One thing our society has done over time, and that I feel needs to be changed, is sometimes we tend to want our children to soooo badly go to college, that we pressure them into going and if they don't, not only do they feel like failures in the eyes of their parents but failures to themselves. Teenagers are not stupid, they know college is there should they CHOOSE to go. There are a lot of people I know who had such a strong distaste left over via traditional education that the last thing they wanted to do was go for another four years once they reach the age of 18. Many of these people have gone back in their 30's and 40's and they are doing wonderfully! Most are surprised to have learned that college is more about choosing what you want to learn rather than being forced to learn a bunch of things in which you have absolutely no interest. This is not to say that the college attendee never has to do anything they don't want to BUT if their passion outweighs their loathing of a certain subject, it won't matter, they will do whatever it takes in order to graduate in their chosen field of study.

What about the child who does not choose to go to college? Be supportive anyway, maybe they'd be happier in a non-college orientated field. Encouraging them and letting them know that if they are not happy they can switch jobs, start their own business, etc., you are doing your job.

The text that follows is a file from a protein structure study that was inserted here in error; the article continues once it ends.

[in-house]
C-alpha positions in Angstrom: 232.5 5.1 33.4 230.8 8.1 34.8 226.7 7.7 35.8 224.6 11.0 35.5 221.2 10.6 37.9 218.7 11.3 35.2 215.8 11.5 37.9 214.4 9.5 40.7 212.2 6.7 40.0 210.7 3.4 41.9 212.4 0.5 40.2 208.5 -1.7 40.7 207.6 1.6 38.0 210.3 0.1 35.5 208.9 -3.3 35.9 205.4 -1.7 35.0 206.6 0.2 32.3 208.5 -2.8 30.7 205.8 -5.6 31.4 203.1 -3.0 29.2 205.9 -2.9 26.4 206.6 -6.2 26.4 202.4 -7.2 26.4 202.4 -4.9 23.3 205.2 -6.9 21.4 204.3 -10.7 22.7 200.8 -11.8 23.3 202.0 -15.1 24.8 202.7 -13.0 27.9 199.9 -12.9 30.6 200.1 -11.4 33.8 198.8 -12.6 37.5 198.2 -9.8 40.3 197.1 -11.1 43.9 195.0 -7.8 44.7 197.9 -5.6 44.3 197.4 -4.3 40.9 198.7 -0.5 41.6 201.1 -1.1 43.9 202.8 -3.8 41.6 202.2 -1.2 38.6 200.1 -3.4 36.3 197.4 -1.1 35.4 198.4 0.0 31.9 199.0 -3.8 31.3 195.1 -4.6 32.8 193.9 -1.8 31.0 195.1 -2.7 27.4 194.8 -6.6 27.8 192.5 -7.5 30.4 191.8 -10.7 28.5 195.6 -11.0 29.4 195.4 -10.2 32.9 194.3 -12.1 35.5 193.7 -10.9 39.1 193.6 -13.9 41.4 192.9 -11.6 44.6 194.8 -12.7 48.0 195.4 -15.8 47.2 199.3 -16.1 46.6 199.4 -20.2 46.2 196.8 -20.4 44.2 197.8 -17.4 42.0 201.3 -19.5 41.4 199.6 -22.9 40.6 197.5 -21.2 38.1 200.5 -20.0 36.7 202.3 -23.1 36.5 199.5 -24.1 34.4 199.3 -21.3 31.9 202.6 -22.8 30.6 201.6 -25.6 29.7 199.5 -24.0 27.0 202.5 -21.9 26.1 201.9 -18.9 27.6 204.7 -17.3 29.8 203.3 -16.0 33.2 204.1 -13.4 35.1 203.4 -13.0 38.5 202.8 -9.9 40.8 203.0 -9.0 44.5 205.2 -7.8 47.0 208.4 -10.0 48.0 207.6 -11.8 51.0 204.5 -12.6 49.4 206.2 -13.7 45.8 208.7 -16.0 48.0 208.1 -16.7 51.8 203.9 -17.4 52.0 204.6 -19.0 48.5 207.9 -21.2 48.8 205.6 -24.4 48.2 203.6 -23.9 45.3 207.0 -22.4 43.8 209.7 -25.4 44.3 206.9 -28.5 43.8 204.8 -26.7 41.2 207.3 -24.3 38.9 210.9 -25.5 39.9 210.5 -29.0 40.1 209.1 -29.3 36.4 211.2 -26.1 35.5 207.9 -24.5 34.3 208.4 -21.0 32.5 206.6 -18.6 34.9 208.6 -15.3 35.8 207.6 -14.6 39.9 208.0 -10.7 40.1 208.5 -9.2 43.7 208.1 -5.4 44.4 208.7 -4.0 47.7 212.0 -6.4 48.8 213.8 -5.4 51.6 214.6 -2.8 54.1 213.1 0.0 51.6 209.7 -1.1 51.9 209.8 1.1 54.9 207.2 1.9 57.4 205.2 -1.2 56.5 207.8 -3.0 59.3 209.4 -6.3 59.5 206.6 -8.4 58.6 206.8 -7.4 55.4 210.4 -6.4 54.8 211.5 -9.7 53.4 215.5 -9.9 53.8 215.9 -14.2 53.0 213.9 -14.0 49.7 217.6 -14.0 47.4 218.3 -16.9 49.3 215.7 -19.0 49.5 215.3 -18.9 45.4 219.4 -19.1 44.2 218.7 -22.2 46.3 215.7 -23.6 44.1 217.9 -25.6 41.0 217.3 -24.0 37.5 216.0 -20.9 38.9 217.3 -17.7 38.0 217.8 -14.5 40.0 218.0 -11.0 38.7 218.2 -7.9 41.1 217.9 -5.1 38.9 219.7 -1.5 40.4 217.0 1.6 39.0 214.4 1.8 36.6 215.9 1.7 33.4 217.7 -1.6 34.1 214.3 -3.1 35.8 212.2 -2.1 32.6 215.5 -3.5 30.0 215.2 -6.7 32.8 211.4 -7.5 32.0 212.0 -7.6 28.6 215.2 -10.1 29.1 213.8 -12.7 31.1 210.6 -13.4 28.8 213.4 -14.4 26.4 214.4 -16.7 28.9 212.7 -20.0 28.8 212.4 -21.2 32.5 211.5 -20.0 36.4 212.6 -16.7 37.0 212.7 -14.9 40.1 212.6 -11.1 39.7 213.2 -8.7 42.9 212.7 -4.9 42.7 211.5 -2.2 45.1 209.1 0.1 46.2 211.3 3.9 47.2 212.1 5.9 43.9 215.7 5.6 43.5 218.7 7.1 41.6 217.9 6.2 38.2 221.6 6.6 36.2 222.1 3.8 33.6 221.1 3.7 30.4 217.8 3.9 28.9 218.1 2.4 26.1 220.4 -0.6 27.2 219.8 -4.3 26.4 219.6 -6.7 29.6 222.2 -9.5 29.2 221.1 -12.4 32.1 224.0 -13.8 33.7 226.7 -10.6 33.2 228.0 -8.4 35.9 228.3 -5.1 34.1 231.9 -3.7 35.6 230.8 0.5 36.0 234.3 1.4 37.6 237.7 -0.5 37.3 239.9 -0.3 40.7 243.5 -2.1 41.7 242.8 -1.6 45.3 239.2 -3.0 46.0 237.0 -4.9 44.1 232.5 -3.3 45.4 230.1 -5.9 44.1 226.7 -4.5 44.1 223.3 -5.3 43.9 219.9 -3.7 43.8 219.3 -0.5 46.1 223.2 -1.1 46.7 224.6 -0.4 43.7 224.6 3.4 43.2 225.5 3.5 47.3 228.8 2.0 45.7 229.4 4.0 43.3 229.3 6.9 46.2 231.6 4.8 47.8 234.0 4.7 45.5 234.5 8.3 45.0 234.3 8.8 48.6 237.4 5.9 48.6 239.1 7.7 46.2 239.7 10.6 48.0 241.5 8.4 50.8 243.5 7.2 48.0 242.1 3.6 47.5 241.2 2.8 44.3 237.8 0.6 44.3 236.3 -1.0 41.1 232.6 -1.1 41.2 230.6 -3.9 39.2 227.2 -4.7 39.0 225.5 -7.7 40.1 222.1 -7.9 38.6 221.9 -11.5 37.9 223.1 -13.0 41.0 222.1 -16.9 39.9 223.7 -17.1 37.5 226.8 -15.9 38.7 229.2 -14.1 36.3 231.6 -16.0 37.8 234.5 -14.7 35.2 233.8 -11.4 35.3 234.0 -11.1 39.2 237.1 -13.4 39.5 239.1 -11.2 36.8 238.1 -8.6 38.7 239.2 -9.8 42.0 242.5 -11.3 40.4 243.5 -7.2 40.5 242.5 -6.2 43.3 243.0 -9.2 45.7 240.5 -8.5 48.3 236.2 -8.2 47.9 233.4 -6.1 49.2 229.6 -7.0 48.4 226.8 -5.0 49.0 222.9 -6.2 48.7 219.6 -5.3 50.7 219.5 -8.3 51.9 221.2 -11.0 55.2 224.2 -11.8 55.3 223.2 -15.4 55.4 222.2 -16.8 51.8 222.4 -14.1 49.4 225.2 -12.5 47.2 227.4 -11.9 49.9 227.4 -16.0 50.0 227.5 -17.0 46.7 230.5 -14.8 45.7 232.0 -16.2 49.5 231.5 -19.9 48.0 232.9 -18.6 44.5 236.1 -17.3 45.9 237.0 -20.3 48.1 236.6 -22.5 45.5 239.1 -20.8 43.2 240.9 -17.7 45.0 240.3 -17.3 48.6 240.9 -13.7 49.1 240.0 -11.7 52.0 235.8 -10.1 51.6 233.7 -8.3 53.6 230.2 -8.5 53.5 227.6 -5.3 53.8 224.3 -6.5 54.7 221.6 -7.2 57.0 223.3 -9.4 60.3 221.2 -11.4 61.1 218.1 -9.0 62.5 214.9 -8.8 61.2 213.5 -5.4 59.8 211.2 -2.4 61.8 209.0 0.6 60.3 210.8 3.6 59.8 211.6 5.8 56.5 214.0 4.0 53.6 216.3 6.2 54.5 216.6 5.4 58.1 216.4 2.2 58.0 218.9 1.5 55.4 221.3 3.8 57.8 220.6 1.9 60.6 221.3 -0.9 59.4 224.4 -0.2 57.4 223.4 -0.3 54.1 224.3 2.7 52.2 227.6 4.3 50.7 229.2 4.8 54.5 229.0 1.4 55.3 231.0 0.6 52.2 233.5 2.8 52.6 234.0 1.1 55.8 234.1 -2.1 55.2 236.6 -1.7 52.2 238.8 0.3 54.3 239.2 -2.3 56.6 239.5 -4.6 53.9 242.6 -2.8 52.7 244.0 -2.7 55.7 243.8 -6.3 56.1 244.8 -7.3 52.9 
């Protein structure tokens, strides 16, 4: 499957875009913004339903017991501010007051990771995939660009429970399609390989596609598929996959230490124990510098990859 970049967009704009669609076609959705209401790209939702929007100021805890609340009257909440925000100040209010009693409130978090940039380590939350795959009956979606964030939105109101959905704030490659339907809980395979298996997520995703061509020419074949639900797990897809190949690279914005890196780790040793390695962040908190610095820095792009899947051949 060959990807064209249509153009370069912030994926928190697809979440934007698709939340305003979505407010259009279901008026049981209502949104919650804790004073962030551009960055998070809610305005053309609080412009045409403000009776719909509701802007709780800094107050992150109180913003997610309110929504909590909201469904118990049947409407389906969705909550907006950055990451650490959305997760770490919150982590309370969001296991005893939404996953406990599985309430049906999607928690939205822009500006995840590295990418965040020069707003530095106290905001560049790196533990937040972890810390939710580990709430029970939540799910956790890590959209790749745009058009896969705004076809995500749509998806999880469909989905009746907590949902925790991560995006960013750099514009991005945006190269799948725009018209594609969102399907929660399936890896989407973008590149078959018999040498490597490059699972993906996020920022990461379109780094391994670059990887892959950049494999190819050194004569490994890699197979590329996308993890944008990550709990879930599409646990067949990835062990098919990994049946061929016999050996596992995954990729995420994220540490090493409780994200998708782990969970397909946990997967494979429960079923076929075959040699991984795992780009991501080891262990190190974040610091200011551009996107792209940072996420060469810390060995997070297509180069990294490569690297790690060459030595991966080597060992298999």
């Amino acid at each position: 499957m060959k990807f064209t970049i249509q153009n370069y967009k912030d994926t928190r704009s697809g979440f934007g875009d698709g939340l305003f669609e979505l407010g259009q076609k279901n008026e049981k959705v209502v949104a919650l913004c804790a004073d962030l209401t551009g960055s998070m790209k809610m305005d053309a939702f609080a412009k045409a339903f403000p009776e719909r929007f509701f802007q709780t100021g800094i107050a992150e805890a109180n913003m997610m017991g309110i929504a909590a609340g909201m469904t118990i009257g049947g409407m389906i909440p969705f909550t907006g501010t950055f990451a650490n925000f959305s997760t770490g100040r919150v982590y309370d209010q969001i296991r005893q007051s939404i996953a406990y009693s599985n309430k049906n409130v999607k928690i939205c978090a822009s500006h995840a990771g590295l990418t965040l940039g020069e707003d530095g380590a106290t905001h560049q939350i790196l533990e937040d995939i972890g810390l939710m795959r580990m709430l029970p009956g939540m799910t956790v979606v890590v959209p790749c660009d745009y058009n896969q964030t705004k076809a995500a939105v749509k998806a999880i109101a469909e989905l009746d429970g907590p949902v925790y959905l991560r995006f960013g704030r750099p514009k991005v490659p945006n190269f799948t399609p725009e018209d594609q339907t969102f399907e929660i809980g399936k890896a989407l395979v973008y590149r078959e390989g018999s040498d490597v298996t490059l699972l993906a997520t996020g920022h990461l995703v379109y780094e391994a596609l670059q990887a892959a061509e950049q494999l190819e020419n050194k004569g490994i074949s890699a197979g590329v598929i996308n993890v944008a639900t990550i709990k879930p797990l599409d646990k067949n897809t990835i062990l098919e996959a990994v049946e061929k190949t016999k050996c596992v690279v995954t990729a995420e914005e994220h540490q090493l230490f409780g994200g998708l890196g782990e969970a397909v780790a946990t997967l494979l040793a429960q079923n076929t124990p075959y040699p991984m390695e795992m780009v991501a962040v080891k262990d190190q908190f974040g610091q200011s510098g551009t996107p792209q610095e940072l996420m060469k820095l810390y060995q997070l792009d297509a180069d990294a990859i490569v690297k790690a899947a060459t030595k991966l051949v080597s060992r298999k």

Saturday, May 03, 2008

Summer Vacation: Things to do with your children

IMO, the reason many children get bored easily and many parents find themselves at a loss when it comes to their children being on school break is because we have grown accustomed to thinking that putting them in this/that/or the other is a must and that we are *bad* parents for not doing so. That being is OKAY for your children to be with you the majority of time this summer. It is OKAY for your children not to have a schedule whether it be it play dates or a group are not alone.

And now...the list:

1)Get up early and watch the sun come up.

2)Stay up late and watch the sun go down.

3)Take a walk everyday with your child(ren) even if just for ten minutes.

4)Let them read for hours if they so desire.

5)Head to the library for story time.

6)Go to a place full of various types of nature and allow your children to take pictures of anything and everything. Suggest that they write a story (and please, do not be critical of spelling and grammar errors...just fix them yourself and print it off on the computer or something so they are able to view it in its proper form) about what interested them most. If your child(ren) are too young to write you could have them dictate their thoughts to you.

7)Find a nearby free museum.

8)Bake and cook... a lot! This helps children not only be creative but also reinforces/introduces fraction concepts. A great book is called "Food Art" and it is geared toward younger children and has difficulty levels throughout.

9)Make a small garden together and let them choose the flowers to go into it.